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Recently my local newspaper caught my attention with travel coverage about the site of a Dragon crash. Dragons? Tell me more!

The XB-28 “Dragon” was an experimental high-altitude bomber briefly developed by the U. S. during World War II. The design work was done by North American Aviation. It was based on their earlier, successful design for the B-25 Mitchell bomber.

Several trial craft were flown in 1942 and ’43, and the tests were considered quite successful. However, military planners determined that high-altitude bombing would not be as useful in the Pacific arena as it had been in Europe. Weather conditions in the Pacific did not allow accurate bombing runs, and this would lead to wasted ammunition and other resources. Thus the XB-28 was never put into production.

The crash site mentioned in the travel article is a relic from one of the test runs. In January of 1943, a crew was flying from (probably) Twin Falls, ID to Tacoma, WA. They encountered a winter storm in the mountains. Ice built up on the wings and forced a controlled crash. The pilot spotted Loon Lake, north of Boise, and used its frozen surface as a runway. It was still a rough landing. All eight crewmen survived, although one was badly injured. They pulled together a shelter using wreckage and forest material, and hunkered down to await rescue.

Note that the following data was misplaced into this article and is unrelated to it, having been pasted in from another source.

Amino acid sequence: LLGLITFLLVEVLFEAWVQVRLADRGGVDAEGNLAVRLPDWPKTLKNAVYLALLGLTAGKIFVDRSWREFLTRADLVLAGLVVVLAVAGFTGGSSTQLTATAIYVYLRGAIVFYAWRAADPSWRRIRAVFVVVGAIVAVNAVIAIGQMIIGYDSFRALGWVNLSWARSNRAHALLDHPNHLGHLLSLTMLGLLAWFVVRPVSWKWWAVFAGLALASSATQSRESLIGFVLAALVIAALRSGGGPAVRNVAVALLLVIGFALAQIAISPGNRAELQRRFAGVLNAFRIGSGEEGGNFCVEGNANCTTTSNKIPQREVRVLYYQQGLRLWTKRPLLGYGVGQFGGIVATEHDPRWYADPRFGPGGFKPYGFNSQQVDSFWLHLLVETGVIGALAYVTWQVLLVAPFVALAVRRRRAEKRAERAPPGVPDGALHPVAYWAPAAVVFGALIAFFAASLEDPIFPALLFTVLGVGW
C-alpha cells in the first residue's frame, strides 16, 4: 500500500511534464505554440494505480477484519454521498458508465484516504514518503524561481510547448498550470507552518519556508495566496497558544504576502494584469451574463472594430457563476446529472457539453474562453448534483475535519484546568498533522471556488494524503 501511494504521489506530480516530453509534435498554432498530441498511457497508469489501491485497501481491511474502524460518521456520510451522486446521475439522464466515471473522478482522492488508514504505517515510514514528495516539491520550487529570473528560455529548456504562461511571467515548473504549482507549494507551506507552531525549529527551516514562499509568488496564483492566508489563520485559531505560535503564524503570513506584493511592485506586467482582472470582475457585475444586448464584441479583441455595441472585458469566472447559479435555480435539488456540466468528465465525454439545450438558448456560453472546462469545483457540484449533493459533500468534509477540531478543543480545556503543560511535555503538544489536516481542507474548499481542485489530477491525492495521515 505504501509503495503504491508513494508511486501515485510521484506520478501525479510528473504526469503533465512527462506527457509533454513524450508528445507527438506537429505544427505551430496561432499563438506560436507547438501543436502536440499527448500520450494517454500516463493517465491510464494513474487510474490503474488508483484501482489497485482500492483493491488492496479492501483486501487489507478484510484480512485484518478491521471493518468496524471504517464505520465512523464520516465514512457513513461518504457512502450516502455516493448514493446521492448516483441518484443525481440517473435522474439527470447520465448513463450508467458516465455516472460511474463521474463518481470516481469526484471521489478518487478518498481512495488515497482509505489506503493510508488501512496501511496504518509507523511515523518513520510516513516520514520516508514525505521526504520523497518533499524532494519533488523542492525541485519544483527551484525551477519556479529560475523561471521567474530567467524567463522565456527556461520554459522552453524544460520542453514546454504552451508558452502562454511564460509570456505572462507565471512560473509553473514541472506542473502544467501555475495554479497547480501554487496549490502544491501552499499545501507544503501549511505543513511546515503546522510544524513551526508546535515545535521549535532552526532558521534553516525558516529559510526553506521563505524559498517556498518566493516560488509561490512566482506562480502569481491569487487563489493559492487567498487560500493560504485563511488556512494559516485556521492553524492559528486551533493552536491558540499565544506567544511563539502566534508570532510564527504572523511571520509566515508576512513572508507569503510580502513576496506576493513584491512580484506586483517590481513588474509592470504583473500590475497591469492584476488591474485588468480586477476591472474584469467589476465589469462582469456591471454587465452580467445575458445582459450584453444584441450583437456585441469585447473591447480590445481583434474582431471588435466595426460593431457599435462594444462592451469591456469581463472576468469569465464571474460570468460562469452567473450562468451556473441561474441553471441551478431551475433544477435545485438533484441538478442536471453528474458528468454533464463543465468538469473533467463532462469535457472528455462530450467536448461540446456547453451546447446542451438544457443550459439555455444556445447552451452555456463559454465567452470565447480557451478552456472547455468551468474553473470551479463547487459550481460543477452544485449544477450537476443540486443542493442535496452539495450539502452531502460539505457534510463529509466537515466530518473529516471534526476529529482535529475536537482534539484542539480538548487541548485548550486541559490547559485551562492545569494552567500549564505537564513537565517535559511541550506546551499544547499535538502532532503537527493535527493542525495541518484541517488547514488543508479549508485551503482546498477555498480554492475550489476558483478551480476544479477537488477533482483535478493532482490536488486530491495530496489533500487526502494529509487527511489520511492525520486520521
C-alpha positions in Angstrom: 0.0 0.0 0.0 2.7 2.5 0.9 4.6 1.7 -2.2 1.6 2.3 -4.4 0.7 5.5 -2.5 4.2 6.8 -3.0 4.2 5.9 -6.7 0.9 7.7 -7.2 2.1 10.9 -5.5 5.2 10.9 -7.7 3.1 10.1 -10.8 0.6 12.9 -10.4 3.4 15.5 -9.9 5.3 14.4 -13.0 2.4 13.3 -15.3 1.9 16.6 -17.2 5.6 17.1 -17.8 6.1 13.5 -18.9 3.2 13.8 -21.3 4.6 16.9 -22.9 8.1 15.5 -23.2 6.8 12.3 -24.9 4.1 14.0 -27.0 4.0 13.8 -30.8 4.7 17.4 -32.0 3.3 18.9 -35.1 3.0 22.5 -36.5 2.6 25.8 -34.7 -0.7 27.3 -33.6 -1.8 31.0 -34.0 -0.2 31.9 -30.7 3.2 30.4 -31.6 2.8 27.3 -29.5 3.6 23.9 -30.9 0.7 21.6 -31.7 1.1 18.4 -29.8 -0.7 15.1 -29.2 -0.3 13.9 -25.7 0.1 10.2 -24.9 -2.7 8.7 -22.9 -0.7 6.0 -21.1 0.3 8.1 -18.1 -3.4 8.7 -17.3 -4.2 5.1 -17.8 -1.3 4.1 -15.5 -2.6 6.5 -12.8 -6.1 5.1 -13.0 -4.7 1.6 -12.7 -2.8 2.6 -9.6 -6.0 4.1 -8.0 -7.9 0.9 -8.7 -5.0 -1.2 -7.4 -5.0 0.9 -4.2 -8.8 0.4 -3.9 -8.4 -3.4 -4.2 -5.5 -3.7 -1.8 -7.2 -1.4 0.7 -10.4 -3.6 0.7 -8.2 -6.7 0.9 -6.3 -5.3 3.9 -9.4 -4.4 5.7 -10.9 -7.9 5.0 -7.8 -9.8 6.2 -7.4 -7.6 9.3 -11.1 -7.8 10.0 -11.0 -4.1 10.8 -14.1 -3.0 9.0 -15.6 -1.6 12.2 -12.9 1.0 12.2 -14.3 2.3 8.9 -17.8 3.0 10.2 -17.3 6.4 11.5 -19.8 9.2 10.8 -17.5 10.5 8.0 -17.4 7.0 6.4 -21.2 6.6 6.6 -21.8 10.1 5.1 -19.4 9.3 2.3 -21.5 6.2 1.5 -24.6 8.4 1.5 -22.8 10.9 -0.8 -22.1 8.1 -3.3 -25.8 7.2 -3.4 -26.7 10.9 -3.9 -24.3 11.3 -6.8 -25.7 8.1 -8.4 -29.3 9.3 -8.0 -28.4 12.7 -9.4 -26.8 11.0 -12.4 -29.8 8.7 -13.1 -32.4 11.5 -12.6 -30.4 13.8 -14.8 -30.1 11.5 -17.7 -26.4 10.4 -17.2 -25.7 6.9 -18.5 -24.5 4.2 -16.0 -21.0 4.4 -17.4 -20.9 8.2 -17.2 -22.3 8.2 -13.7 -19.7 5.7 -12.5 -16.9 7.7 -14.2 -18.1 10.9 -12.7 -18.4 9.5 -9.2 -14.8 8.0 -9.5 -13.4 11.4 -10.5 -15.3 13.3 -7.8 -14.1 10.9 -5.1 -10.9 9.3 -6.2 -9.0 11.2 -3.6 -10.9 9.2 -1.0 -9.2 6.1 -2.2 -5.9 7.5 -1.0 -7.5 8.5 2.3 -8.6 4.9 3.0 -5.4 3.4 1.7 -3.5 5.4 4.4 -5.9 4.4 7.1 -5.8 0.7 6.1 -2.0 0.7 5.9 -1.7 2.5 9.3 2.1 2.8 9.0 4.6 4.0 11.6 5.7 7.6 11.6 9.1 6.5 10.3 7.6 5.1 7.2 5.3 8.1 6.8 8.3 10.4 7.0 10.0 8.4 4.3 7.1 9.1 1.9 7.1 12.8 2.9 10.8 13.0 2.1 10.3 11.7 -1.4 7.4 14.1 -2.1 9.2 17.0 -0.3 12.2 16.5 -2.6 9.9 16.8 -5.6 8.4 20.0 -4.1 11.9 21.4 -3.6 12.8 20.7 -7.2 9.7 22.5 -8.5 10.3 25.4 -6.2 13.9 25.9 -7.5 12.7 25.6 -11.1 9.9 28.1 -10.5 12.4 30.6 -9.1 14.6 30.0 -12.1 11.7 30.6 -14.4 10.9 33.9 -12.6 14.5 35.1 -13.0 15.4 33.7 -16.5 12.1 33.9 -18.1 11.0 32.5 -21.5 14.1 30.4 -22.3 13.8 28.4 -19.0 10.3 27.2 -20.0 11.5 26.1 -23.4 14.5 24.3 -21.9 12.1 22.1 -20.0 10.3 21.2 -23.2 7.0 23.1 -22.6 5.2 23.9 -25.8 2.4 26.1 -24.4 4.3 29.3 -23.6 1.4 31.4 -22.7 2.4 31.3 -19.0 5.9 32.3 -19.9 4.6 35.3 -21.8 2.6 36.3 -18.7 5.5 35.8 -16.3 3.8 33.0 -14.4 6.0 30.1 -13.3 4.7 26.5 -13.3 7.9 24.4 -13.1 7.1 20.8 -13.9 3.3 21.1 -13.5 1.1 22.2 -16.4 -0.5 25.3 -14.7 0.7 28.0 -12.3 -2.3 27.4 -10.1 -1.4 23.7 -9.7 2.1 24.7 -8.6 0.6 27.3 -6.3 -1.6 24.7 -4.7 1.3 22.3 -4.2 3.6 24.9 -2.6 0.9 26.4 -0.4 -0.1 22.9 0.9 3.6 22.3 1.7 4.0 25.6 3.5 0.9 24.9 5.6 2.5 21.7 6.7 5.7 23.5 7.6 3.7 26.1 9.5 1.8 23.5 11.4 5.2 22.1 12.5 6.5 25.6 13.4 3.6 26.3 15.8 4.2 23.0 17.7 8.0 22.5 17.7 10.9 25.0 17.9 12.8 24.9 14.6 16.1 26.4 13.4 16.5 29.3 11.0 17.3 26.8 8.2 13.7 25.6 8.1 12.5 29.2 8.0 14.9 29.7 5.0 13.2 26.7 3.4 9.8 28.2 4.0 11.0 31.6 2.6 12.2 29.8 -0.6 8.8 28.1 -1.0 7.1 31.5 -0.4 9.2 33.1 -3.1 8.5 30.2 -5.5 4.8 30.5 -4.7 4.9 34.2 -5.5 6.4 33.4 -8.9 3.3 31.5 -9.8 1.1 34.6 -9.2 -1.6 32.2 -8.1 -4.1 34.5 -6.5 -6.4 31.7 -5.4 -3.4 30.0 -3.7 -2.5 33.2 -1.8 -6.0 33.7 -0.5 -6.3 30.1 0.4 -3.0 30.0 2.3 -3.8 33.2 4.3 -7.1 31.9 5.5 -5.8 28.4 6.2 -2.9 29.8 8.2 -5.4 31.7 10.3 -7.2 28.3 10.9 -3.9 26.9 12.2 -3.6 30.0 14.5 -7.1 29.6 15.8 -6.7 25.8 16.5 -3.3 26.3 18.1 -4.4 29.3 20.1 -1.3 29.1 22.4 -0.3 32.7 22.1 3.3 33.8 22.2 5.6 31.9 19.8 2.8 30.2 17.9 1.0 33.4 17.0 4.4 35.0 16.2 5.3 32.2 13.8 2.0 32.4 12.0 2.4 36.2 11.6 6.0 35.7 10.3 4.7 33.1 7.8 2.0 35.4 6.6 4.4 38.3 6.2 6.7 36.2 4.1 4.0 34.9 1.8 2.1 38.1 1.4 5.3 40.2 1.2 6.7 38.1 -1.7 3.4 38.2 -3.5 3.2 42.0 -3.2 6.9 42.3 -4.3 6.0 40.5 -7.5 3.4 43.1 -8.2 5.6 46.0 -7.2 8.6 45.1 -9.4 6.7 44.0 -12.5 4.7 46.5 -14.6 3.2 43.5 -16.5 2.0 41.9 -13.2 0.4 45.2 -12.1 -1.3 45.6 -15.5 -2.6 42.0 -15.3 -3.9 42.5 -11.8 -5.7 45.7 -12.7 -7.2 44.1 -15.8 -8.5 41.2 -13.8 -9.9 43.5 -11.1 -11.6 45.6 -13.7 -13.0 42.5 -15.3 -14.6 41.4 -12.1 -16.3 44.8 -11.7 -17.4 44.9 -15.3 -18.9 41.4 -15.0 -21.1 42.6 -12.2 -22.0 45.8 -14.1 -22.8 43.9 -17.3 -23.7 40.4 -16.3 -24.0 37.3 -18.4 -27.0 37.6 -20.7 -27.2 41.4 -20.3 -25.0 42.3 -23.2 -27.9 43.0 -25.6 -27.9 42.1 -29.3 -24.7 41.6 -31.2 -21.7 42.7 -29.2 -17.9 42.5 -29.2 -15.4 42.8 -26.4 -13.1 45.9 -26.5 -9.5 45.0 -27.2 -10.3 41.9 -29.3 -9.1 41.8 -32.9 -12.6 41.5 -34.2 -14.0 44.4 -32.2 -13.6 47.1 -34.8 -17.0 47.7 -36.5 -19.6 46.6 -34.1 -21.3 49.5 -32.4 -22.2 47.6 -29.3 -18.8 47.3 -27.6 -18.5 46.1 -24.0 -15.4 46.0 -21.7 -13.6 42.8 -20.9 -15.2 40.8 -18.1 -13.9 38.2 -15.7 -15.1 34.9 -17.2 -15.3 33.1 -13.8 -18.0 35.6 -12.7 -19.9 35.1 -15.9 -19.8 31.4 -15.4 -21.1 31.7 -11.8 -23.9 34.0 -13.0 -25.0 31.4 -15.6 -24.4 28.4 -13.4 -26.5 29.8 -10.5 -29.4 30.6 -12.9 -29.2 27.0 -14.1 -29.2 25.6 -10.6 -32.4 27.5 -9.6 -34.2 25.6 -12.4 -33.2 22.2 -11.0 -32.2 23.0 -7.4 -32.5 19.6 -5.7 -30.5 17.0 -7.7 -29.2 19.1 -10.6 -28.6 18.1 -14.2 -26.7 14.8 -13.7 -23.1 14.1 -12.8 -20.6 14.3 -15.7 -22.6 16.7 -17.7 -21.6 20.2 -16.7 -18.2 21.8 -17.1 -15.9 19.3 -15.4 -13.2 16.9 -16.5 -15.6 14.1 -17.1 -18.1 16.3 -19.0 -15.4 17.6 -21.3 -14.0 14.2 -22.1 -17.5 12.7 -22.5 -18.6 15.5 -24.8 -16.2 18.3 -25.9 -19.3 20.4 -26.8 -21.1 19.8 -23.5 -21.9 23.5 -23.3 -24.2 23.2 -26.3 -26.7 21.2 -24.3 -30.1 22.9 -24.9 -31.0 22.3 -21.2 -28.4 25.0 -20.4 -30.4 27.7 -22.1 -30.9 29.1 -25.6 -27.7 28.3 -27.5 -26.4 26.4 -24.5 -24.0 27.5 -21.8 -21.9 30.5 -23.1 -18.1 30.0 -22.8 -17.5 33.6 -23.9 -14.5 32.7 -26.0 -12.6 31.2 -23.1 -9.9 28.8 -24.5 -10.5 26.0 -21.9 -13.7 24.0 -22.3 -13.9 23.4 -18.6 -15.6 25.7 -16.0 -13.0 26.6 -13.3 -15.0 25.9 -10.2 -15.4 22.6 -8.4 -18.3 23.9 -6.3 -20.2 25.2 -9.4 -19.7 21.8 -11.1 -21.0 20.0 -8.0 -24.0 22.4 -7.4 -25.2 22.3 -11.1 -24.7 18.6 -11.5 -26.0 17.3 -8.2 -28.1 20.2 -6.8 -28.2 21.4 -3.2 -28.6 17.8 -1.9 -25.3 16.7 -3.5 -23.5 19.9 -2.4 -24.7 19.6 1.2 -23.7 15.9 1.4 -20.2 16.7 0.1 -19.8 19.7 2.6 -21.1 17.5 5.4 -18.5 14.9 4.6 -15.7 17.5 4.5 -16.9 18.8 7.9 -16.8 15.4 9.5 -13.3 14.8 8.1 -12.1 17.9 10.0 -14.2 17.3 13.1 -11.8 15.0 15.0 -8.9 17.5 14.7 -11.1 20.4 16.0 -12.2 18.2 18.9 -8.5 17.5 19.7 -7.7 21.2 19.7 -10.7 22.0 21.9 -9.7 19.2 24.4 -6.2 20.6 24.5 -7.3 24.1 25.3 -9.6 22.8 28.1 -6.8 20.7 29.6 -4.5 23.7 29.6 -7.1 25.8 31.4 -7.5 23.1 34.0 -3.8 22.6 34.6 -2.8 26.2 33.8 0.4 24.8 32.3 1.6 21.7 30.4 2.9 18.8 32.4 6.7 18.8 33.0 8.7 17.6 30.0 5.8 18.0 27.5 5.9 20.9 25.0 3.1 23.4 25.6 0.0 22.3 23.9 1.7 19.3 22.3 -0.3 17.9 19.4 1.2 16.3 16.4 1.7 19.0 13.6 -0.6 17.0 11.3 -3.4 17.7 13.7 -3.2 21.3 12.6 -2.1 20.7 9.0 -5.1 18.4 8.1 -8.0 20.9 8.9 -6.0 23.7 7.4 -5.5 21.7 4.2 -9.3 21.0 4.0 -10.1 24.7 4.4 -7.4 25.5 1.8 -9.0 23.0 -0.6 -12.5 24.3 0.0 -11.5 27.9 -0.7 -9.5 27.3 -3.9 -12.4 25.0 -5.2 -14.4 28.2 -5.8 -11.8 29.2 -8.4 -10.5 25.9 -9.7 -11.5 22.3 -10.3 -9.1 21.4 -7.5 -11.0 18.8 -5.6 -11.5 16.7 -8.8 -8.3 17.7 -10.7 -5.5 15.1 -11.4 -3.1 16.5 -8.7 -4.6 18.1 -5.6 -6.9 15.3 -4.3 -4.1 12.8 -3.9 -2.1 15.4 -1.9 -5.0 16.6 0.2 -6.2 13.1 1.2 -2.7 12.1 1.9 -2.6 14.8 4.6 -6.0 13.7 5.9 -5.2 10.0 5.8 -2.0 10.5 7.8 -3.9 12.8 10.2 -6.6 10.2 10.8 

The radio was no longer working after the crash, meaning that the Air Force didn’t know where they were. Search planes flew without success. After a few freezing-cold and hungry days, three of the strongest crewmen set off on foot to look for help. These three hiked forty miles over two weeks until they reached a ranger station and reported the situation. In the meantime, however, the five other crewmen had already been rescued. A bush pilot passing by had spotted the wreckage. The men who hiked out must have been frustrated, but they certainly were heroic and deserve to be called dragon riders.

The plane’s wreckage was left where it lay. It remains on the shores of Loon Lake, in the Payette National Forest. Today you can view it after a hike of ten miles round trip, starting at nearby Payette Lake.


Wyrmflight: A Hoard of Dragon Lore — $4.99 e-book or $17.99 trade paperback. Available at Amazon or Draft2Digital.

 

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